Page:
Nijmegen Institute for Scientist-Practitioners in Addiction

Screening for substance use disorders in first-episode psychosis: implications for readmission.

TitelScreening for substance use disorders in first-episode psychosis: implications for readmission.
PublicatietypeJournal Article
Jaar van publicatie2013
AuteursBatalla A, Garcia-Rizo C, Castellví P, Fernandez-Egea E, Yücel M, Parellada E, Kirkpatrick B, Martin-Santos R, Bernardo M
UitgaveSchizophr Res
Publicatiedatum2013 May
TrefwoordenAdolescent, Adult, Age Factors, Female, Follow-Up Studies, Humans, Kaplan-Meier Estimate, Life Style, Male, Middle Aged, Patient Readmission, Proportional Hazards Models, Psychiatric Status Rating Scales, Psychotic Disorders, ROC Curve, Sex Factors, Substance-Related Disorders, Young Adult

INTRODUCTION: Screening of substance use may prove useful to prevent readmission after the first episode of psychosis. The aim of the present study was to evaluate the influence of drug use on readmission risk in a first-episode psychosis sample, and to determine whether the cannabis/cocaine subscale of the Dartmouth Assessment of Lifestyle Inventory (DALI) is a better predictive instrument than urinary analysis.

METHODS: After admission, first-episode psychotic patients were interviewed for substance use and assessed with the DALI scale. They also underwent blood and urine sampling. Time to readmission was studied as a dependent outcome. The Kaplan-Meier estimator was applied to estimate the survival curves for bivariate analysis. The Cox proportional hazards model for multivariate analysis was assessed in order to control for potential confounders. ROC curve and validity parameters were used to assess validity to detect readmission.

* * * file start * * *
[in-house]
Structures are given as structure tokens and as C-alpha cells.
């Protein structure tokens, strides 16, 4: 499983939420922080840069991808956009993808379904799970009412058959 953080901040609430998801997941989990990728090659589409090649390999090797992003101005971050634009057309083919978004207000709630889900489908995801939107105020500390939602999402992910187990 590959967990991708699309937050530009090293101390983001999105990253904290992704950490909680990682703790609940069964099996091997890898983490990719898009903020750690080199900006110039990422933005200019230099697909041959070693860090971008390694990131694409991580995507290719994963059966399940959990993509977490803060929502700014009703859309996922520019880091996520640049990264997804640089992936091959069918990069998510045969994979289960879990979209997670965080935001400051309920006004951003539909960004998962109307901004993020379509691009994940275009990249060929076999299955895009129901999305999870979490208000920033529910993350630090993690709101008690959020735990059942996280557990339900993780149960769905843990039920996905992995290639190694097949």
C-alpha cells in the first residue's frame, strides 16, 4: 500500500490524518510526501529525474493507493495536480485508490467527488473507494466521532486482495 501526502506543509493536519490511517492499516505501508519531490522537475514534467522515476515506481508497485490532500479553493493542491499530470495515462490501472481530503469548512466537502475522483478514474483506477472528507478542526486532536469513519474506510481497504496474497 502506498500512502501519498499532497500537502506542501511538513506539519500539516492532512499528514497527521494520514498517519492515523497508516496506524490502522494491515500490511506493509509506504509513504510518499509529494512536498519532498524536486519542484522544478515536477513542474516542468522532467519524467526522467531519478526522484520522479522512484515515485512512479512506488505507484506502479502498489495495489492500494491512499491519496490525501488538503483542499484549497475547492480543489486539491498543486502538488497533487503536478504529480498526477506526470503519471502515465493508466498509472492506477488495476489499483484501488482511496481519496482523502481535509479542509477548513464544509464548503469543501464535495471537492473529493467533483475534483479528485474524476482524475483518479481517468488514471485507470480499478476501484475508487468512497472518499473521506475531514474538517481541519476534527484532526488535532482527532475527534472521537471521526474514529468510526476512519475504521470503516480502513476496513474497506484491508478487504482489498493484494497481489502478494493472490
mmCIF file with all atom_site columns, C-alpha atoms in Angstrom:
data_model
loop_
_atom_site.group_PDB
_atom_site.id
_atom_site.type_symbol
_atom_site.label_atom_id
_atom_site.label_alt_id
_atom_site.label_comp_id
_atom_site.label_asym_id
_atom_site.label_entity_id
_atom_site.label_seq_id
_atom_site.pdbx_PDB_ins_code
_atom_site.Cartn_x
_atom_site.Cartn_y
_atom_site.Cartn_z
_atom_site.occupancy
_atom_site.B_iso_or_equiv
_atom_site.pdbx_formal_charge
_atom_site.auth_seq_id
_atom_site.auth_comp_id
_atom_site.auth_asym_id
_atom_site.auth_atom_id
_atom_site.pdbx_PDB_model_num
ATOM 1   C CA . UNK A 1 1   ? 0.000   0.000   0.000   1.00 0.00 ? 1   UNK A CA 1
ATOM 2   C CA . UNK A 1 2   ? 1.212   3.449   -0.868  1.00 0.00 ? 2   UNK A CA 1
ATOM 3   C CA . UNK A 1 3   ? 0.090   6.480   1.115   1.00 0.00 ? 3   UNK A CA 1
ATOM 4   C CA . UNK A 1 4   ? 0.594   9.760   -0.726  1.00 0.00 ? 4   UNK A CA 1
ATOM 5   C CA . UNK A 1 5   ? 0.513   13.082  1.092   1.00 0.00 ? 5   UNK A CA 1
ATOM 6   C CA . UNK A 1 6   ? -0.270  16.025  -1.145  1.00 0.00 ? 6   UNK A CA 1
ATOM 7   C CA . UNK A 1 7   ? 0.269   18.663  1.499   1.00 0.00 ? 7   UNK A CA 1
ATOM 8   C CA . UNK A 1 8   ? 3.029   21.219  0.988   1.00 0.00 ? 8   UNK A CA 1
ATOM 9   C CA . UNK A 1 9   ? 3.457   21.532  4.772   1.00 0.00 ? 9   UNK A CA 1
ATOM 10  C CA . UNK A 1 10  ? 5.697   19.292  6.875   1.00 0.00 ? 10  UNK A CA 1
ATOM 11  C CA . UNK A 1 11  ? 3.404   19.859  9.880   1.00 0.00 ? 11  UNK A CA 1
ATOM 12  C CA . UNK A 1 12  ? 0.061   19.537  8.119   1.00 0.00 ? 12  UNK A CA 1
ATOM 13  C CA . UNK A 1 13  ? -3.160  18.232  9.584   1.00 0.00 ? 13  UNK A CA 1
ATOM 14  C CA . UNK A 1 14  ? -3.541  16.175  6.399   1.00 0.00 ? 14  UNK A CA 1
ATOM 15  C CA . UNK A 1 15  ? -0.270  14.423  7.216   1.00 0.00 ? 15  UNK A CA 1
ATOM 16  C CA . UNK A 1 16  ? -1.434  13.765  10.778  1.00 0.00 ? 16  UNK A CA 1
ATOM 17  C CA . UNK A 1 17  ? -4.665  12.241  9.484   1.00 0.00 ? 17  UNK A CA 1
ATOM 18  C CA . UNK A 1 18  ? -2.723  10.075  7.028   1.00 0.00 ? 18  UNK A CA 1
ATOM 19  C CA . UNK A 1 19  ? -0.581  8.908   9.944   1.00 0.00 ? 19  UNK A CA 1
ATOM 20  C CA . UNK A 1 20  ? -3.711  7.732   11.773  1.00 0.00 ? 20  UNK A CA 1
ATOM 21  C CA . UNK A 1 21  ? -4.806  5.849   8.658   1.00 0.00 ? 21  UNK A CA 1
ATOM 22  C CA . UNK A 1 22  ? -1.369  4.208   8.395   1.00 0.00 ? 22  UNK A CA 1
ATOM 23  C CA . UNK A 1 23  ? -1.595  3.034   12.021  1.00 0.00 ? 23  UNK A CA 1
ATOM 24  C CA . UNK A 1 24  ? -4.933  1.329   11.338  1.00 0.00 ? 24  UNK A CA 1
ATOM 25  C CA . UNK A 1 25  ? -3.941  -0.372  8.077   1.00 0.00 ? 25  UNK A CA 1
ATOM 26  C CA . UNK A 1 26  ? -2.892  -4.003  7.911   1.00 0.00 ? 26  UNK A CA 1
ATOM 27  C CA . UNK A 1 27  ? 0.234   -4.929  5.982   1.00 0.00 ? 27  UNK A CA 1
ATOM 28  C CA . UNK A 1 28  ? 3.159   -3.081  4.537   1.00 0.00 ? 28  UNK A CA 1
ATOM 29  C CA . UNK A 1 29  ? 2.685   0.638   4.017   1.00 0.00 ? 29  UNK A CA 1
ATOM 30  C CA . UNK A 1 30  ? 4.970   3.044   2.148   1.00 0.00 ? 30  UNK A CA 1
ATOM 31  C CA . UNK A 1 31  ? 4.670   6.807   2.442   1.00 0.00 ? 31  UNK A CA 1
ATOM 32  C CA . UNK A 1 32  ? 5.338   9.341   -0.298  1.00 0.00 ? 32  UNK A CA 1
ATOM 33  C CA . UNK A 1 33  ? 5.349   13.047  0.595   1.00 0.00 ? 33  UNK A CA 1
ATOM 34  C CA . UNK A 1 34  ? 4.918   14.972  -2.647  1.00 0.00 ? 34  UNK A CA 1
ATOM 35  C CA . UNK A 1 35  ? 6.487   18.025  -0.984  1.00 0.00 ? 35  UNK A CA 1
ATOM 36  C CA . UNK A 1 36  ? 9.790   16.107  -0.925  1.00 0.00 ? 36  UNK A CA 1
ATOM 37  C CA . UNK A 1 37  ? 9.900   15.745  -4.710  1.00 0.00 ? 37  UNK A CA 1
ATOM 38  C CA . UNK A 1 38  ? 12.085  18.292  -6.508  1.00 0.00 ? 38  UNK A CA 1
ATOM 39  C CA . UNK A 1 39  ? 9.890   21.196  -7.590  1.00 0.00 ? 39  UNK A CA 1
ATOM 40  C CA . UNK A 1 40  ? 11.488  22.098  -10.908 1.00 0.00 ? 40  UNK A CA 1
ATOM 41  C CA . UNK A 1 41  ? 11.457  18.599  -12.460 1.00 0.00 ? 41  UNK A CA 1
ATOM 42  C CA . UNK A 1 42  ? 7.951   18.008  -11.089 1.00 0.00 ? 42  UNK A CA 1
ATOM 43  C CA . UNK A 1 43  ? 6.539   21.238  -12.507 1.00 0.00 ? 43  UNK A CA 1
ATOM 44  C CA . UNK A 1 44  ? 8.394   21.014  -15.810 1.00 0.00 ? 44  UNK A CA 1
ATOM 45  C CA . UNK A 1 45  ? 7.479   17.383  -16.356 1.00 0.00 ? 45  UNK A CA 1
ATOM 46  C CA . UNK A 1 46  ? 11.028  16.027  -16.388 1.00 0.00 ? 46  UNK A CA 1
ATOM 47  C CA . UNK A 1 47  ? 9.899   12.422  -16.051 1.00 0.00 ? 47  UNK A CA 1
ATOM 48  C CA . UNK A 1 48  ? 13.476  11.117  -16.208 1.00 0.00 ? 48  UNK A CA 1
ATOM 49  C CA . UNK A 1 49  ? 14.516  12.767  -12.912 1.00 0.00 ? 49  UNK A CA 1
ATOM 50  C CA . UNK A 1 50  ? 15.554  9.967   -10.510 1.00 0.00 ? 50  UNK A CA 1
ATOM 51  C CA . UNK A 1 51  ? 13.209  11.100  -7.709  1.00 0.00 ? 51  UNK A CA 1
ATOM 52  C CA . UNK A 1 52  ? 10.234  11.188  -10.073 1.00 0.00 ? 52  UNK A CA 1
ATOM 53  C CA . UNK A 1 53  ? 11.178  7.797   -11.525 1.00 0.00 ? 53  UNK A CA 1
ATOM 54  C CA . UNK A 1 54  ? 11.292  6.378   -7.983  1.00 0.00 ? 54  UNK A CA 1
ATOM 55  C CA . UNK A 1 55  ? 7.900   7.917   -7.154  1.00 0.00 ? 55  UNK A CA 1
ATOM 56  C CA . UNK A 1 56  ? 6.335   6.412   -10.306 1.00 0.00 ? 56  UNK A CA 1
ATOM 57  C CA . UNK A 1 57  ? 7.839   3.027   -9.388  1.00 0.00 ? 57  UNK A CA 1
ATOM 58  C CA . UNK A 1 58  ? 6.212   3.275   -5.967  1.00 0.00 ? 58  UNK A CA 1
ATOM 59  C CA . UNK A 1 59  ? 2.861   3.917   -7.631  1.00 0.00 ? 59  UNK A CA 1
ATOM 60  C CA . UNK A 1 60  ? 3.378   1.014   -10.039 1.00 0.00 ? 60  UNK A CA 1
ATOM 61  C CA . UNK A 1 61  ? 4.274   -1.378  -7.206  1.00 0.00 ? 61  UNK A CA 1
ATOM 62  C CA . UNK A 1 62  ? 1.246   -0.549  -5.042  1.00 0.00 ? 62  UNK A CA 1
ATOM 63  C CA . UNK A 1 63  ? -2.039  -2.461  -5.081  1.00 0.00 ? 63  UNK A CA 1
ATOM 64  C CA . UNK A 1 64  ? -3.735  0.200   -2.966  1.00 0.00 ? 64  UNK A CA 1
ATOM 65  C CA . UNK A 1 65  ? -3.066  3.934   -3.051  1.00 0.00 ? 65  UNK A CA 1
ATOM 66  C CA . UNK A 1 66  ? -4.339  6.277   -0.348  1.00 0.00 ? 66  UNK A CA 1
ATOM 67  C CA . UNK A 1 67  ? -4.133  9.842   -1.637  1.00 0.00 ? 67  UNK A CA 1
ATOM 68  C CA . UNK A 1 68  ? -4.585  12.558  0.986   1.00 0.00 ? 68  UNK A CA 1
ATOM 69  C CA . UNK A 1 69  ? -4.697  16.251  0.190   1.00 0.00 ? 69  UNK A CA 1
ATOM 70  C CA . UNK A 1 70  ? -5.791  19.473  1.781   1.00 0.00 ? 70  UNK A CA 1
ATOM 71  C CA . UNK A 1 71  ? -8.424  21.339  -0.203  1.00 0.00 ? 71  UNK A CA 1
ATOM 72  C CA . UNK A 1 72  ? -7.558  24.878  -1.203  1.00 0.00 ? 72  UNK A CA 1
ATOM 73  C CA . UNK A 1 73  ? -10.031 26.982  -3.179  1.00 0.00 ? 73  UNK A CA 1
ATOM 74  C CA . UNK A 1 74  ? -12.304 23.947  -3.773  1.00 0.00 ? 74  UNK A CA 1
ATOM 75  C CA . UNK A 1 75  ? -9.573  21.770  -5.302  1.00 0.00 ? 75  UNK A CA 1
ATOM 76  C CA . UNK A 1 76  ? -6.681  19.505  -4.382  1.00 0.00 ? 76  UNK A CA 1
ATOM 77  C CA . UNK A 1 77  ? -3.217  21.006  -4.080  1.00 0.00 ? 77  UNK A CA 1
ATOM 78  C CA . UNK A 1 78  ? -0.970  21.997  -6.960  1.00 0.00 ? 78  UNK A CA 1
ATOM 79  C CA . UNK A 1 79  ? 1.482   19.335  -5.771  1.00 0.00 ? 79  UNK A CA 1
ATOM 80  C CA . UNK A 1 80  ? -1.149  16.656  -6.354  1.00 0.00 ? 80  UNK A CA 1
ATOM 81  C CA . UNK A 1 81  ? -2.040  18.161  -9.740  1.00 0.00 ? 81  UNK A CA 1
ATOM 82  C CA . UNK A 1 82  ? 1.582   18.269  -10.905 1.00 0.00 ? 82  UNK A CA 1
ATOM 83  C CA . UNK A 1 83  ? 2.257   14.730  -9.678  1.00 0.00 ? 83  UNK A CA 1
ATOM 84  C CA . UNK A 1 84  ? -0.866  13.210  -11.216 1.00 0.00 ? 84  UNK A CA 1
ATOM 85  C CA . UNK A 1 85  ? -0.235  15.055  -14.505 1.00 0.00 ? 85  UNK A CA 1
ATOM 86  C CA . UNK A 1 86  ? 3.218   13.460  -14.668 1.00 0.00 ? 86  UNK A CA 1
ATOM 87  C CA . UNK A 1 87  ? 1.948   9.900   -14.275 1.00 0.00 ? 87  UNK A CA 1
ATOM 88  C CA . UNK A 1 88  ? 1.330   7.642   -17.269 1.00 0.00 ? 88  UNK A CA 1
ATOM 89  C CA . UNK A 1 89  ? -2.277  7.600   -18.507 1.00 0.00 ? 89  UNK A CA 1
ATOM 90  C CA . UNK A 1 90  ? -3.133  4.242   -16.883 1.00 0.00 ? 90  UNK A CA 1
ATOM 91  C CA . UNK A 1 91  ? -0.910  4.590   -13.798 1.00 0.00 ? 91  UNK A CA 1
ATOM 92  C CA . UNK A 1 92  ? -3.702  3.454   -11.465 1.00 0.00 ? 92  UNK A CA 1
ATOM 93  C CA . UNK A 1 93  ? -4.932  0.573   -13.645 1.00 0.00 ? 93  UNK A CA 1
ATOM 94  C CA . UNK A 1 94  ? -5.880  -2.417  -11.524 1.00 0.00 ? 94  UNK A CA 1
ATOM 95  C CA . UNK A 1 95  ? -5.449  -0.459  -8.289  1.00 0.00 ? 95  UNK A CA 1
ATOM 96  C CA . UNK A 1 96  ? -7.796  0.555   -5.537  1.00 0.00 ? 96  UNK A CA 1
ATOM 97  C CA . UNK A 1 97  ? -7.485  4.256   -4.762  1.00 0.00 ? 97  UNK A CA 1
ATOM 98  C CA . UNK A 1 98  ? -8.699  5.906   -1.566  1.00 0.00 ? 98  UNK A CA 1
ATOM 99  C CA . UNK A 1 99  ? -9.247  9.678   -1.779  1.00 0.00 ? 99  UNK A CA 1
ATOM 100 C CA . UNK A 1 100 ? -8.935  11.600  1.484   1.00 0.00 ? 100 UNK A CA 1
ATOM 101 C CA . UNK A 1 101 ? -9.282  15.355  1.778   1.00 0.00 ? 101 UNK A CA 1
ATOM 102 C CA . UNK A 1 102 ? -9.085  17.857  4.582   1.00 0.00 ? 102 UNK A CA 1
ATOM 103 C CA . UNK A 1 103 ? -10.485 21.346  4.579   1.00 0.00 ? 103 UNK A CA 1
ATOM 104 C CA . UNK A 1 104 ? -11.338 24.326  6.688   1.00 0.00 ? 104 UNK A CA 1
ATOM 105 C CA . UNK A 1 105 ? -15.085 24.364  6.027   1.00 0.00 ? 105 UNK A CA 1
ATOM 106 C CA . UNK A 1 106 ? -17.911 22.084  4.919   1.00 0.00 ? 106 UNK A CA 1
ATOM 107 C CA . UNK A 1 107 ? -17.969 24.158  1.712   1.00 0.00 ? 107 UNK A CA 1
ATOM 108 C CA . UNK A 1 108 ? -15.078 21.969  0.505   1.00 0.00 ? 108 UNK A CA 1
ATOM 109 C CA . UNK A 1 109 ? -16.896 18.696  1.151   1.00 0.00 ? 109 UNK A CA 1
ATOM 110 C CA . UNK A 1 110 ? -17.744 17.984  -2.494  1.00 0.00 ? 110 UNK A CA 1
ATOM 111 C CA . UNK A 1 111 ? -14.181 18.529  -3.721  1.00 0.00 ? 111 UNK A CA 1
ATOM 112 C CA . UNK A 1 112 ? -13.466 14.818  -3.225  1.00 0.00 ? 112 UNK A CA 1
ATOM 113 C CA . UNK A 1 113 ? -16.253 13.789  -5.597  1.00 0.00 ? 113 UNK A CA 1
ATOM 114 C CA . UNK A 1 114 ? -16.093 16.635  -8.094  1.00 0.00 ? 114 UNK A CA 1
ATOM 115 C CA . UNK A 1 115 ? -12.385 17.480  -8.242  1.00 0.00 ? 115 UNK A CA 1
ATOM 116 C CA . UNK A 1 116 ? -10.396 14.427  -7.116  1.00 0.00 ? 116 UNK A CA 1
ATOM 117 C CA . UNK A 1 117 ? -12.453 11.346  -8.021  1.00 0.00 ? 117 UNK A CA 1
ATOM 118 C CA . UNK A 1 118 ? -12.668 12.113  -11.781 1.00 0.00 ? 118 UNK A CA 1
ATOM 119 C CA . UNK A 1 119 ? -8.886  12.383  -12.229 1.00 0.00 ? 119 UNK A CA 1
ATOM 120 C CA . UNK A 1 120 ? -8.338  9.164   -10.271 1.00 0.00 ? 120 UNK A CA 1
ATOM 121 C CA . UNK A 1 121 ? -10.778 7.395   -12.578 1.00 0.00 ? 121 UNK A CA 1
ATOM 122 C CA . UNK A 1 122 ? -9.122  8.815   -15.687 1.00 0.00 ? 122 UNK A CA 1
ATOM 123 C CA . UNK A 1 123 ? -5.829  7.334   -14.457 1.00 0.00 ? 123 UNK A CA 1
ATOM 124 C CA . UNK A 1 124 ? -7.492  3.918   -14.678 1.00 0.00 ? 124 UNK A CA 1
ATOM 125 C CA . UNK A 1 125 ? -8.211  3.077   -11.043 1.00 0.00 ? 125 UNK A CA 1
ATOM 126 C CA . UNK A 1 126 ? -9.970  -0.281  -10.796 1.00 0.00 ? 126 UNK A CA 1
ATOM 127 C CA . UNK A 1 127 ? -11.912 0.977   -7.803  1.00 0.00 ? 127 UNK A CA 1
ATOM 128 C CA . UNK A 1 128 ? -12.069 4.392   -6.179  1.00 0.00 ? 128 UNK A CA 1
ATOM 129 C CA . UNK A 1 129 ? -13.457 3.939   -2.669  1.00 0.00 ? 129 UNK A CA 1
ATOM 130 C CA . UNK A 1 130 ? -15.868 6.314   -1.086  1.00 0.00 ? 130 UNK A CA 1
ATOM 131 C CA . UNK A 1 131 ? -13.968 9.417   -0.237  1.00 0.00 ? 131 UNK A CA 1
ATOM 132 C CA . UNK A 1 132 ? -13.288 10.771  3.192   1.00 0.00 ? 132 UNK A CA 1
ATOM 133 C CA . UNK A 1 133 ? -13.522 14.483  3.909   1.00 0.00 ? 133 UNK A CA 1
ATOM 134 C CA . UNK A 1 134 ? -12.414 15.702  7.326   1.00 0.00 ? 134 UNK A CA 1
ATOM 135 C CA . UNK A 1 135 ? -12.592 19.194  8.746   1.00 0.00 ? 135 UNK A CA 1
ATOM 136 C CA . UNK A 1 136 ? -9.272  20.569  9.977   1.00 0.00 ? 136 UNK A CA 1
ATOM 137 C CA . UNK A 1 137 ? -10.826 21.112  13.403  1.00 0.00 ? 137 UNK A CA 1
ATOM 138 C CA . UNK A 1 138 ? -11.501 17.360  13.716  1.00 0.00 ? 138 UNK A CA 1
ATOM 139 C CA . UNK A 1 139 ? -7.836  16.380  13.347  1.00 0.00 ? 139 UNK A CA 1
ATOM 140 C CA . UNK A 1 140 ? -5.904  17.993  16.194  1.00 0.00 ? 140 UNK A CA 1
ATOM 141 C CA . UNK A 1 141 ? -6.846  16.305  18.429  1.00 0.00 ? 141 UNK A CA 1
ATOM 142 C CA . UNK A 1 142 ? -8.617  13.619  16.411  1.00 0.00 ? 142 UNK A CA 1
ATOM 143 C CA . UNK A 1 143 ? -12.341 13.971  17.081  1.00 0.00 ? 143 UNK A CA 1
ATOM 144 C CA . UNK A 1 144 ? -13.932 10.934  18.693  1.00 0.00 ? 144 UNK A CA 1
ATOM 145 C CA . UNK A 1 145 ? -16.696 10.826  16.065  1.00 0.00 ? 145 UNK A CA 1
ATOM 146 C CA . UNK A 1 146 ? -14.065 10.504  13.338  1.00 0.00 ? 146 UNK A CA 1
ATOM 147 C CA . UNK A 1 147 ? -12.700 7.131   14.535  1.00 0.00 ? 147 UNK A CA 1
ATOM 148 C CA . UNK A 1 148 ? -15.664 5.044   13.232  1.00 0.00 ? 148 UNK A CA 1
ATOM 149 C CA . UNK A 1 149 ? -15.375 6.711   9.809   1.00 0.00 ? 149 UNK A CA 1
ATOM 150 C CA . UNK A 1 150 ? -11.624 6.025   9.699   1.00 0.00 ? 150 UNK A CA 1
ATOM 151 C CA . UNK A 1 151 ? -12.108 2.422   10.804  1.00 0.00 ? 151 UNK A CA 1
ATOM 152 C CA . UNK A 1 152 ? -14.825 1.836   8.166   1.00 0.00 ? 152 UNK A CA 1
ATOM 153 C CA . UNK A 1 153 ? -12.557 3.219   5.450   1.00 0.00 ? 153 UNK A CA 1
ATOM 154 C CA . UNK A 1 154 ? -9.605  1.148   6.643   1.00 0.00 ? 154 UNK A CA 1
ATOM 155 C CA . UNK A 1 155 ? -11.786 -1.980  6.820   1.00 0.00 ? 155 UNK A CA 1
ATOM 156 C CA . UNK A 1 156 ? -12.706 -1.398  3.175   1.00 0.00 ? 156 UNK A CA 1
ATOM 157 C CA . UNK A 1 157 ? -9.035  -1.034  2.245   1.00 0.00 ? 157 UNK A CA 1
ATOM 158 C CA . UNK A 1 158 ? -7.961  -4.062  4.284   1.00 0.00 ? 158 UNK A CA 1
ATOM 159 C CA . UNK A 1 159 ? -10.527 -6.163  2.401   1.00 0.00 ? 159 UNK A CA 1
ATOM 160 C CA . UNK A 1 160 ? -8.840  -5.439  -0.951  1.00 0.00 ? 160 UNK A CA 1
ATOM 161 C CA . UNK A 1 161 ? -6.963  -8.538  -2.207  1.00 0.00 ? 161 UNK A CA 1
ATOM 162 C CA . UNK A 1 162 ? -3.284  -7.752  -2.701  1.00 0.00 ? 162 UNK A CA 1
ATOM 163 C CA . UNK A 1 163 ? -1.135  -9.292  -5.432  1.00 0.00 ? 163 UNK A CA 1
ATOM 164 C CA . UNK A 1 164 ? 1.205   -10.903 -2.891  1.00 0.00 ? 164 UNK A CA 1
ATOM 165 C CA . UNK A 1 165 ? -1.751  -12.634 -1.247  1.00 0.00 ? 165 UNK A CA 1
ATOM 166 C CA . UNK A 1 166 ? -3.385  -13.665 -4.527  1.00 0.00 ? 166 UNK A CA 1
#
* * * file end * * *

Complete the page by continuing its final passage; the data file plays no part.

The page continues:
RESULTS: Fifty-eight patients were included. The DALI cannabis/cocaine subscale and urinalysis were associated with increased readmission risk in survival curves, mainly the first five years of follow-up. After controlling for potential confounding variables for readmission, only the DALI cannabis/cocaine subscale remained as a significant risk factor. In terms of validity, the DALI cannabis/cocaine subscale was more sensitive than urinalysis. Alcohol assessments were not related to readmission.

CONCLUSIONS: The findings demonstrated that a quick screening self-report scale for cannabis/cocaine use disorders is superior to urinary analysis for predicting readmission. Future research should consider longitudinal assessments of brief validated screening tests in order to evaluate their benefits in preventing early readmission in first-episode psychosis.

Alternatieve uitgaveSchizophr. Res.
PubMed ID23517662
PubMed Central IDPMC4390132
Grant ListR01 DK069265 / DK / NIDDK NIH HHS / United States